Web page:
- Series: East European Monographs (Book 604)
- Hardcover: 399 pages
- Publisher: East European Monographs; 1st edition (September 15, 2002)
- Language: English
- ISBN-10: 0880335025
- ISBN-13: 978-0880335027
- Product Dimensions: 5.8 x 1.2 x 8.5 inches
- Shipping Weight: 1.4 pounds (View shipping rates and policies)
- Average Customer Review: 6 customer reviews
- Amazon Best Sellers Rank: #2,004,817 in Books (See Top 100 in Books)
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World War II through Polish Eyes 1st Edition
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Szonert shows a novelist's skill in providing a richly detailed account of the war's devastating impact... The book should attract readers interested in recent Polish history, including young people.(Monika Mieroszewska Polish Library News)
About the Author
Maria Szonert-Binienda is an attorney living in Akron, OH.
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Null and Void is a tremendous contribution to the Polish WW II experience and the post war experience bringing to light the suffering of Polish AK members at the hands of their own country. This is not something that has been written about widely and her thesis of the subject of her book being between two imperialist powers stood as a powerful metaphor for Poland and its history.
WW II Through Polish Eyes is a different kind of contribution. It is the story of Danuta, her family and their live before the war and during the war. It is the story of an ordinary woman; not a privileged woman but an ordinary one and the extraordinary experiences during this time in history. There are not many books written in English on this subject, especially in recounting what it was like to live from day to day in this turmoil and with constant terror. This is among the handful of books that fills that gap. It is one thing to read about the WW II experience and narrative from the standpoint of a historical or military work; it is altogether a more interesting one to read how people experienced it and coped from reading about the intimate details of that day to day coping. It expands the narrative in a rich way. Bravo to Ms. Szobert for adding this and helping to put a very human face on WW II in Poland.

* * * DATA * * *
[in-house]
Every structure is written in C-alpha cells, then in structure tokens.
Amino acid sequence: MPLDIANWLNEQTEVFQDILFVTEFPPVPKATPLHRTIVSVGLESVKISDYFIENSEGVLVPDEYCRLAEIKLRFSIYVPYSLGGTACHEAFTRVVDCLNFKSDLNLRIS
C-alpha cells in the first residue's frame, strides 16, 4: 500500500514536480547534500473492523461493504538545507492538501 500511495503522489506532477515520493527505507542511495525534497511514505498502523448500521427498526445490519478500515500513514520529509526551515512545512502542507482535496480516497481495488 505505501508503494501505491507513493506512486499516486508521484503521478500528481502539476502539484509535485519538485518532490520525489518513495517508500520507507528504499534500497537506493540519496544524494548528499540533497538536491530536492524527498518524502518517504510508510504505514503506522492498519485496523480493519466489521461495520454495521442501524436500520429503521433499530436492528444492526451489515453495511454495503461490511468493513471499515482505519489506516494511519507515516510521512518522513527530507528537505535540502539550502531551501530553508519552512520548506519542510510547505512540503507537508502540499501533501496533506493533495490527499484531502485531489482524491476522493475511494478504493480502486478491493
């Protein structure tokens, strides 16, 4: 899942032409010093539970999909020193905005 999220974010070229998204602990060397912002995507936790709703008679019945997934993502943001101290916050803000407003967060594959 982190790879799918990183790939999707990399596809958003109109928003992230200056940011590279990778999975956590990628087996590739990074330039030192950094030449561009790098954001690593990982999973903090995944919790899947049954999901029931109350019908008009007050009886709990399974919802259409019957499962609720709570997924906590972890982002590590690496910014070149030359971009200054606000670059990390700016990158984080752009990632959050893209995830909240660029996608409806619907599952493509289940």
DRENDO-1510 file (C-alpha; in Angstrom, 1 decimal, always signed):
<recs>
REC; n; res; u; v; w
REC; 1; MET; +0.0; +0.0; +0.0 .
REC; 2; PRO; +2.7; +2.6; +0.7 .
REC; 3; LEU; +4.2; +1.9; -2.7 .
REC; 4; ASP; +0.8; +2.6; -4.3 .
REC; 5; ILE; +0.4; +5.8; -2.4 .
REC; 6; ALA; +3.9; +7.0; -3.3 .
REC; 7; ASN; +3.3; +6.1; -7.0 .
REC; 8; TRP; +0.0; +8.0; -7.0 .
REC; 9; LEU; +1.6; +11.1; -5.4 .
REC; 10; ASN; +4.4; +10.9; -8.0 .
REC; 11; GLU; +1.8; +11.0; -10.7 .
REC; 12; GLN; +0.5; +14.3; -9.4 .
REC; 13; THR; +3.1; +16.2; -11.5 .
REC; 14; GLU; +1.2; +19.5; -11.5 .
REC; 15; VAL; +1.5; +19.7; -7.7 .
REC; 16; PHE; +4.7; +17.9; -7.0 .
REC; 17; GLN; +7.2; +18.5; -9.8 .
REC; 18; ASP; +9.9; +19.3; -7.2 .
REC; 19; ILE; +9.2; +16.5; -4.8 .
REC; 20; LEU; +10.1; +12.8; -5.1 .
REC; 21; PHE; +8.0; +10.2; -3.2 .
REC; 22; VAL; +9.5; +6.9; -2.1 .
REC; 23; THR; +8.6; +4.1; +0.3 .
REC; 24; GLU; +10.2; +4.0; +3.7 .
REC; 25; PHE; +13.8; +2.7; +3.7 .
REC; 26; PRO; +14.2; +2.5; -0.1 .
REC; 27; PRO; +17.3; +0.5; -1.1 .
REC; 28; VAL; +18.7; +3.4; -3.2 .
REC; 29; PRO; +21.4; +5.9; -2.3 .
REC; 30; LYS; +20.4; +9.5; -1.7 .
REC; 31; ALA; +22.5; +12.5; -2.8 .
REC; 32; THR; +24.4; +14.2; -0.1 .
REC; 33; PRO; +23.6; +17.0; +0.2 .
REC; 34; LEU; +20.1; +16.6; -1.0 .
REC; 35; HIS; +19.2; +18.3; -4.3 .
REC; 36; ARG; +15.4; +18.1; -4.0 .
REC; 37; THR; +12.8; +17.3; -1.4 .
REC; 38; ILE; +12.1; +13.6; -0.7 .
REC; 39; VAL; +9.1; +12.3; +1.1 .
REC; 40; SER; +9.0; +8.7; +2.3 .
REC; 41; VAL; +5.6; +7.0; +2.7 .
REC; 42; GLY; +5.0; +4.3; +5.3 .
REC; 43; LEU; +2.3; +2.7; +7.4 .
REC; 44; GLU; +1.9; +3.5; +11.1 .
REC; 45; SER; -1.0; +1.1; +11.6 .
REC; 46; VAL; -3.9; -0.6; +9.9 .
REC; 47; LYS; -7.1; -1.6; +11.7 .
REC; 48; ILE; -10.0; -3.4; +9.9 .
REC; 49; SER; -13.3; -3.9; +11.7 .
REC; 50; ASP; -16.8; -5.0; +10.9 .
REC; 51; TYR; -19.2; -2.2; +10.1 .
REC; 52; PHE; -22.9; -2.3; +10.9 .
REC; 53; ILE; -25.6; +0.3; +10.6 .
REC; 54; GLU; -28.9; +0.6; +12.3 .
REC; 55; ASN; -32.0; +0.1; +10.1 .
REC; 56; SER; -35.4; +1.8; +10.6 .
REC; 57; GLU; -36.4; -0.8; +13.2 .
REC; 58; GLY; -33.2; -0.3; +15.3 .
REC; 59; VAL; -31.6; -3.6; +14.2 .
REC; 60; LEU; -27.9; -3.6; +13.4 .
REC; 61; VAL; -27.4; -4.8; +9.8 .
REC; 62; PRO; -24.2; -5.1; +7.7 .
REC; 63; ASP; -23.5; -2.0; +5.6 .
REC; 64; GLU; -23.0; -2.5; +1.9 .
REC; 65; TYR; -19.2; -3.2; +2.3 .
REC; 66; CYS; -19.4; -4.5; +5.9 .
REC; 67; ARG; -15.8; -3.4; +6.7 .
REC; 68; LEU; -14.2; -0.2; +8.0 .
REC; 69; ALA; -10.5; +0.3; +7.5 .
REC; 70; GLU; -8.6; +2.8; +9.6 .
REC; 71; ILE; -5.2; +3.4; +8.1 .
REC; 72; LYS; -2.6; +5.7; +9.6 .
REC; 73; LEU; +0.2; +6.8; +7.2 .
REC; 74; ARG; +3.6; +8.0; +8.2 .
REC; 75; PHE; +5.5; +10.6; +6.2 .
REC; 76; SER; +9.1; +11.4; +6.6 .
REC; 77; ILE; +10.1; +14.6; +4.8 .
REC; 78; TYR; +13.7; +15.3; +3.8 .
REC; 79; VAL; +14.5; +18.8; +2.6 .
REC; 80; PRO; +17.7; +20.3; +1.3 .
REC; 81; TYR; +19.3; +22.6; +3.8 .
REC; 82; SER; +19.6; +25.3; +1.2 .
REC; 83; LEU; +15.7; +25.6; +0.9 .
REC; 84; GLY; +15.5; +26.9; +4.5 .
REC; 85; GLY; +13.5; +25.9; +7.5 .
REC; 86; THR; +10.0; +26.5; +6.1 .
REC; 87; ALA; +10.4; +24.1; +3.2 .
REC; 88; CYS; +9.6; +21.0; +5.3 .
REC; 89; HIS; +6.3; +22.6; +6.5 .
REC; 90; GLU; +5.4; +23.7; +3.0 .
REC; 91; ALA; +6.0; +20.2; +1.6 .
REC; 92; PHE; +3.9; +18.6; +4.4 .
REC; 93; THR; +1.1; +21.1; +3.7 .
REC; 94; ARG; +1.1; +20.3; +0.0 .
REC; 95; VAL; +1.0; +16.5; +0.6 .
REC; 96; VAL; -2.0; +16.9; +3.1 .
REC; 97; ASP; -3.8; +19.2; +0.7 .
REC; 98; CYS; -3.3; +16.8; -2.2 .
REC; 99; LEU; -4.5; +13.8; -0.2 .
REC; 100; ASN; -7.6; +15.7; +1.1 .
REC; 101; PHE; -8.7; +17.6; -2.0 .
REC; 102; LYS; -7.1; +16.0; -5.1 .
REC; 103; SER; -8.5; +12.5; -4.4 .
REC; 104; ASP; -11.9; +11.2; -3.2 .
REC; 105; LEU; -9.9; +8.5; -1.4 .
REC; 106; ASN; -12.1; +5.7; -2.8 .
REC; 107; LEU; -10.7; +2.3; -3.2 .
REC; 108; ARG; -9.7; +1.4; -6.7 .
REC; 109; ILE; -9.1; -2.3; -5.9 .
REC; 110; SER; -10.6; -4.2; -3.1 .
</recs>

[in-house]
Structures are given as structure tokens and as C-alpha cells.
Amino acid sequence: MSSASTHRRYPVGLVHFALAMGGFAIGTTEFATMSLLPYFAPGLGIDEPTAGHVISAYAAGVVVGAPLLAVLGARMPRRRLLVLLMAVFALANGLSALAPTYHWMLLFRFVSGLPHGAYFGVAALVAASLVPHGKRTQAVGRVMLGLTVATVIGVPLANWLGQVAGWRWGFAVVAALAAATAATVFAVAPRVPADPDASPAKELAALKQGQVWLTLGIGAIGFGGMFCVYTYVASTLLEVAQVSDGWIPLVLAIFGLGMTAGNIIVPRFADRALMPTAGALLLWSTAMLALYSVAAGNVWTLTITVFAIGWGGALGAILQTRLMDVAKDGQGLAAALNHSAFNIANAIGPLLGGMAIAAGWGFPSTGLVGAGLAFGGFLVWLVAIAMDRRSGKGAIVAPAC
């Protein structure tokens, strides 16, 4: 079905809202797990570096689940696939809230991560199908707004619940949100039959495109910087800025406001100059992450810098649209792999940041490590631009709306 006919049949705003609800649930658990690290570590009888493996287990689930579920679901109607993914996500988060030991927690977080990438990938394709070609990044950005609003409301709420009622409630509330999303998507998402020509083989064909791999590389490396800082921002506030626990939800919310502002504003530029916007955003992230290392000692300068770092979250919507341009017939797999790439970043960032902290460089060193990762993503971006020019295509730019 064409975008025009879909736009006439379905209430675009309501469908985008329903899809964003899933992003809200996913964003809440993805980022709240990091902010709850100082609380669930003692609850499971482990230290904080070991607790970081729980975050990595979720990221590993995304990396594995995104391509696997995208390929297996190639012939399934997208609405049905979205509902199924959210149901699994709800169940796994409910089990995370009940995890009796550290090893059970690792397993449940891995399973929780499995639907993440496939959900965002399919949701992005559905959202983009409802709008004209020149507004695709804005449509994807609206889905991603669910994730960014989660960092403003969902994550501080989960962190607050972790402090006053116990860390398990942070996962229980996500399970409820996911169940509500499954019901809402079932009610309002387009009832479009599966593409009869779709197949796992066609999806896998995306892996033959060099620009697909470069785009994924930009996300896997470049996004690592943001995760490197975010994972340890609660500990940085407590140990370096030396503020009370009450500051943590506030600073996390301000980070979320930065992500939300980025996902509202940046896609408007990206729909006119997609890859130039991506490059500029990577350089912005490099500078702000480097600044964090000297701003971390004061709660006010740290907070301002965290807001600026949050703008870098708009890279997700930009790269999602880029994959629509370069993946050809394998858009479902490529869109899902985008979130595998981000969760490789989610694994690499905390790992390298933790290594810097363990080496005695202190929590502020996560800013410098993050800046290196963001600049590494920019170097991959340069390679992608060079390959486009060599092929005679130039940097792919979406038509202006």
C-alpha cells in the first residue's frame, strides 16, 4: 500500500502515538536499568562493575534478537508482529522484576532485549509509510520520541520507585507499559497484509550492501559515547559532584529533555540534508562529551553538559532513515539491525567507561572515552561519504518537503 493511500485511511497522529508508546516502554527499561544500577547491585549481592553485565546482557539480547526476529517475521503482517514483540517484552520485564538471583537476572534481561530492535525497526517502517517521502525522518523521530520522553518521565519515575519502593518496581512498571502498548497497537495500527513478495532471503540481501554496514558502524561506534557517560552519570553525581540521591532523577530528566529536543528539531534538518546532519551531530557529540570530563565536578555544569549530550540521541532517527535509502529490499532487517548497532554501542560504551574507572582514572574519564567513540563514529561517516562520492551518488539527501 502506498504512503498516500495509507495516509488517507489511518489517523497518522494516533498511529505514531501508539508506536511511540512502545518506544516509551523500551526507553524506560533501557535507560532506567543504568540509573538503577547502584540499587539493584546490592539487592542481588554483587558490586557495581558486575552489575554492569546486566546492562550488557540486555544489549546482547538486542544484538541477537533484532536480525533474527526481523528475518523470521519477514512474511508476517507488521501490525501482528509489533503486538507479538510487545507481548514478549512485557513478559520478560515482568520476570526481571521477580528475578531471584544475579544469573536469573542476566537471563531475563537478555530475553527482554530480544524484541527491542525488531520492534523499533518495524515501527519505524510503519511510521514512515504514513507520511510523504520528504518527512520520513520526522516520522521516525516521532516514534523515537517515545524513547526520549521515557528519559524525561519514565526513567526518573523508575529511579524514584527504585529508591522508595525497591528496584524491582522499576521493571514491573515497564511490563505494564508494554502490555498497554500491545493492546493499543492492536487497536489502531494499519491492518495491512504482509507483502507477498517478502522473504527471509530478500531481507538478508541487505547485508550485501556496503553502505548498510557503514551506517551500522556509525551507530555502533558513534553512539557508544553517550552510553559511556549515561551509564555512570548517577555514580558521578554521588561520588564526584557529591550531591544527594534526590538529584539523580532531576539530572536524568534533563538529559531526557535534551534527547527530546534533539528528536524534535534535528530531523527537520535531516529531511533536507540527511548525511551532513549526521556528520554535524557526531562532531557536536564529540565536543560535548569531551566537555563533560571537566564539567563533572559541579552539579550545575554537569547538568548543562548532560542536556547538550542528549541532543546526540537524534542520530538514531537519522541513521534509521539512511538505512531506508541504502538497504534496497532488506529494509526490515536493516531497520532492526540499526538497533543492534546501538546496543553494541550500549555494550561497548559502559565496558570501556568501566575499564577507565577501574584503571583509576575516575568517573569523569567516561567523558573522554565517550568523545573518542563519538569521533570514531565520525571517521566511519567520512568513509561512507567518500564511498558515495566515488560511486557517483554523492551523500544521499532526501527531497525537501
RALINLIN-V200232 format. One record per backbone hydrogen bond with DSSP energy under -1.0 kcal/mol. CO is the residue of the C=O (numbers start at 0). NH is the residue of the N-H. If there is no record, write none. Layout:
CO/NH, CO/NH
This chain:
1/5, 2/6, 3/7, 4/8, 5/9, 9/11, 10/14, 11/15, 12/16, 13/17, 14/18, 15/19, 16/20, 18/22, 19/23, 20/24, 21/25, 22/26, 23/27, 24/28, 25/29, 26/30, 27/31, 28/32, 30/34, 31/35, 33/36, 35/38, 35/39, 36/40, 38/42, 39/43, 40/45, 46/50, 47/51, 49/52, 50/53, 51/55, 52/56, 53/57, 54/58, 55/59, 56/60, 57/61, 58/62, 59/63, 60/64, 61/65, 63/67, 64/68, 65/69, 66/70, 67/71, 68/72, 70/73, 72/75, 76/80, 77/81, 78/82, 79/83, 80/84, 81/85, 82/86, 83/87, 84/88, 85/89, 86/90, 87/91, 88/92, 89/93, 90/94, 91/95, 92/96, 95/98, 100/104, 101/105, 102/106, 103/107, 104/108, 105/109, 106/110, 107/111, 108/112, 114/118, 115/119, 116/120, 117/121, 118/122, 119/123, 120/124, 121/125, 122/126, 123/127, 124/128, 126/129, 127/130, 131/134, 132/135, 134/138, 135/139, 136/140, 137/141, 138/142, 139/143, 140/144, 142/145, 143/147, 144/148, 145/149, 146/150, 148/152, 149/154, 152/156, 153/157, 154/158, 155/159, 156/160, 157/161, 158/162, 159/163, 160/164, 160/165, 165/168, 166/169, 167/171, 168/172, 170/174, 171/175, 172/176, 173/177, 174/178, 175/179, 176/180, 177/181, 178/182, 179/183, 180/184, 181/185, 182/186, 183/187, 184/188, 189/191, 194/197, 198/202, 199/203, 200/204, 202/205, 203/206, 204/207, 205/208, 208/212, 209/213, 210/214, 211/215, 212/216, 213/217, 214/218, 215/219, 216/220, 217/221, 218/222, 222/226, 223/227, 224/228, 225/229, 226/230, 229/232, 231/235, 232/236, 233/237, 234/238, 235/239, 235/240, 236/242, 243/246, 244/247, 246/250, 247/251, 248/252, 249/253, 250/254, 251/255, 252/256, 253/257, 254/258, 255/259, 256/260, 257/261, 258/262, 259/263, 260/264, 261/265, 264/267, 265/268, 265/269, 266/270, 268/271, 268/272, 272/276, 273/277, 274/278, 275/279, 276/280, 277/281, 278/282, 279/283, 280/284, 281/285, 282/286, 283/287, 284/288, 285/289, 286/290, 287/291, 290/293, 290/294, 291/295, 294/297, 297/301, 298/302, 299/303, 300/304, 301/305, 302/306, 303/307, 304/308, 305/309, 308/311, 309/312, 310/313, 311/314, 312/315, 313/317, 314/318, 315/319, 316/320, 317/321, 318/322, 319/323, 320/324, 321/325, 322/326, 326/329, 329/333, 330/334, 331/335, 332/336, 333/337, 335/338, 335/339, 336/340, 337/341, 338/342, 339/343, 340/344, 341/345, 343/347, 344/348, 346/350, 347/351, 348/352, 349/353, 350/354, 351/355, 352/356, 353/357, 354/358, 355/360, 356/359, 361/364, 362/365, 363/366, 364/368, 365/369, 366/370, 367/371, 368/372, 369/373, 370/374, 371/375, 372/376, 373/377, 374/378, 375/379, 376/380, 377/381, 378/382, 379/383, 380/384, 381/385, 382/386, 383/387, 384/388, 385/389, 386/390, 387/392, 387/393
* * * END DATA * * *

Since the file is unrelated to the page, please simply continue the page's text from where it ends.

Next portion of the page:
Ms. Szonert is successful in making us truly engage with this delightful woman, Danuta who I am sure was somehow related, by blood or marriage to Ms. Szonert. The smallest facets about Danuta are detailed in the book, and I cannot imagine that they would have been shared with Ms. Szonert if there was not some relationship there. Danuta was an enchanting woman and I took great pleasure in "getting to know her."
There are a few observations that I have about this book. First, the use of the present tense did not really work for me. I'm not sure whether her editors suggested it to increase a sense of immediacy, but I found it a bit ungainly to read, as opposed to a more conventional past tense.
There are also a number of places which I thought needed editing for sentences to be re-worked because they were a bit awkward. E.g. "Alek pulls out from his infinite pocket a white handkerchief, nearly the size of a tablecloth". Infinite is an odd word to use there, but aside from that, the sentence would have been smoother if written: Alek pulled a table sized handkerchief from his pocket. I'm not sure if the book had the benefit of a professional English or American editor but it would have helped immensely for one to have had a go at the manuscript. Sentences like this are easily re-worked.